However, Manet was 9 years older and married when they met copying paintings at the Louvre copying in 1867.  Each of them had already submitted paintings which had been accepted in France’s annual Salon, the yearly review of what was in judges’ views considered the best art of the time.  Édouard Manet’s reputation was controversial on account of his subjects and the way he painted them.  Berthe was very taken with him immediately, but of course younger French painters who were interested in breaking new artistic ground, including Monet and Renoir, also revered Manet. 
   

Manet, Berthe Morisot with Fan, 1872

It appears that Berthe’s mother was her chaperone whenever she went to Manet’s studio, as befitted her social class.   Manet wife was Suzanne Leenhoff, a Dutch piano teacher his father had hired years earlier to teach the Manet brothersHe married her shortly after his father died, perhaps out of obligation to protect the reputation of his father, a judge. It’s likely that the older Manet was the father of a mysterious son she brought into the marriage, Léon Leenhoff, another favorite model of Manet’s.  Léon always referred to Manet as his godfather, but was probably a half-brother.  Manet’s marriage was not an easy love and he had other liaisons.  However, he was always protective of his family name and loyal to this immediate family, although no children were born in the union. In his will, it was made clear the inheritance would pass from Suzanne to Léon(Some writers believe Manet was the father, but if that were true, social conditions would not force him to cover that the boy was born out of wedlock.)

The letters of Berthe Morisot were published by a grandson who edited them, perhaps leaving out things intended to remain private.  In letters to her mother and sisters, she confessed strong feelings for Manet, fraught with jealousies, frustrations and the pain that it could not be more.  Much of her self-doubt has to do with her frustrations as an artist, a situation most artists have at some point.  Personally, I cannot stand when writers attribute female artists’ inner difficulties primarily to gender politics. Suggestions that Morisot and Manet were in competition or that he tried to hold her back are off the mark.  In letters between the mother and other sisters, it’s clear that the mom feared for her youngest daughter who pined for Manet and sometimes didn’t eat.  Berthe was unable to stay away from him, and he appears to have been quite attached, too.    As friends, they shared an intellectual and artistic kinship.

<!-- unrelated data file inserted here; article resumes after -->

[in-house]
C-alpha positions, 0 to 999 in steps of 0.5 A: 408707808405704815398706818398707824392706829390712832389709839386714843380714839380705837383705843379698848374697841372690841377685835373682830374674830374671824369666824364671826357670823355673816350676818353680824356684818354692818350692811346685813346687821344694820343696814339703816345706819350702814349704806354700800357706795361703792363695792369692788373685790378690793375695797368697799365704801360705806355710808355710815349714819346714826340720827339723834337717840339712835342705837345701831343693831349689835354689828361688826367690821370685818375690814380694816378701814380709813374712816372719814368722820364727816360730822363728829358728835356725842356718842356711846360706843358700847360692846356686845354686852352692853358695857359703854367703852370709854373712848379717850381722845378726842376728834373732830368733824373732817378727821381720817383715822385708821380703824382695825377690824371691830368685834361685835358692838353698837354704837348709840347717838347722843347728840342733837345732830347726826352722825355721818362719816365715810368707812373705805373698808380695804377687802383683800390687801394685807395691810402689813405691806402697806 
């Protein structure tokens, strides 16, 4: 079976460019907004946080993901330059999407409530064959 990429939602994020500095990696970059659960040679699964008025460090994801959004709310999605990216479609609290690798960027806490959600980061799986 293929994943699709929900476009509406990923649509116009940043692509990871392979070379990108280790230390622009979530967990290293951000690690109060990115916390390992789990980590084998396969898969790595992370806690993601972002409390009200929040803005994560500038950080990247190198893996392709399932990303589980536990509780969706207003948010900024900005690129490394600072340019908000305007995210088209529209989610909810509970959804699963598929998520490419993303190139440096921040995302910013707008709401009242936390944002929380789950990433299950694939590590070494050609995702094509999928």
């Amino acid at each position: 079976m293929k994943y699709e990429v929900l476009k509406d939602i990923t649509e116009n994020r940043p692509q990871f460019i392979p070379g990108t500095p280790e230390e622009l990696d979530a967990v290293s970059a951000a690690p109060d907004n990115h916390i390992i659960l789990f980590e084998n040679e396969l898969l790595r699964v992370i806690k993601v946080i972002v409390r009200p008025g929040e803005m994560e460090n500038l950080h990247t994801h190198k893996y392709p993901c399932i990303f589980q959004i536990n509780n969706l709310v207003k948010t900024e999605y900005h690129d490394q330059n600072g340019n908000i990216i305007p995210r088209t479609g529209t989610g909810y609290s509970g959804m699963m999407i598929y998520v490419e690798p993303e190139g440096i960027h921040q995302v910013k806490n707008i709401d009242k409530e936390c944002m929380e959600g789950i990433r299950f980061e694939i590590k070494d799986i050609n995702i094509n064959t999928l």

Manet, Berthe Morisot with Violets, 1872

Berthe Morisot with Violets, 1872, seems for many observers to express the growing love between Manet and Morisot.   To me, it is Manet’s painting of her in which Berthe seems the most forthright and the most confident.   Berthe’s gaze is usually quite intense, a characteristic also found in the few photographs which exist.

However, in Berthe Morisot with a Fan, 1872, she covers her face, hinting that real intimacy with the artist was socially forbidden.   Berthe Morisot with a Veil , 1874, also conveys the social blockage in the relationship.   While working closely with Berthe, Manet began to loosen his brush work and get more of Impressionist swiftness to his paint.  There is more spontaneity as time goes on and Manet adds many more light colors to his canvases.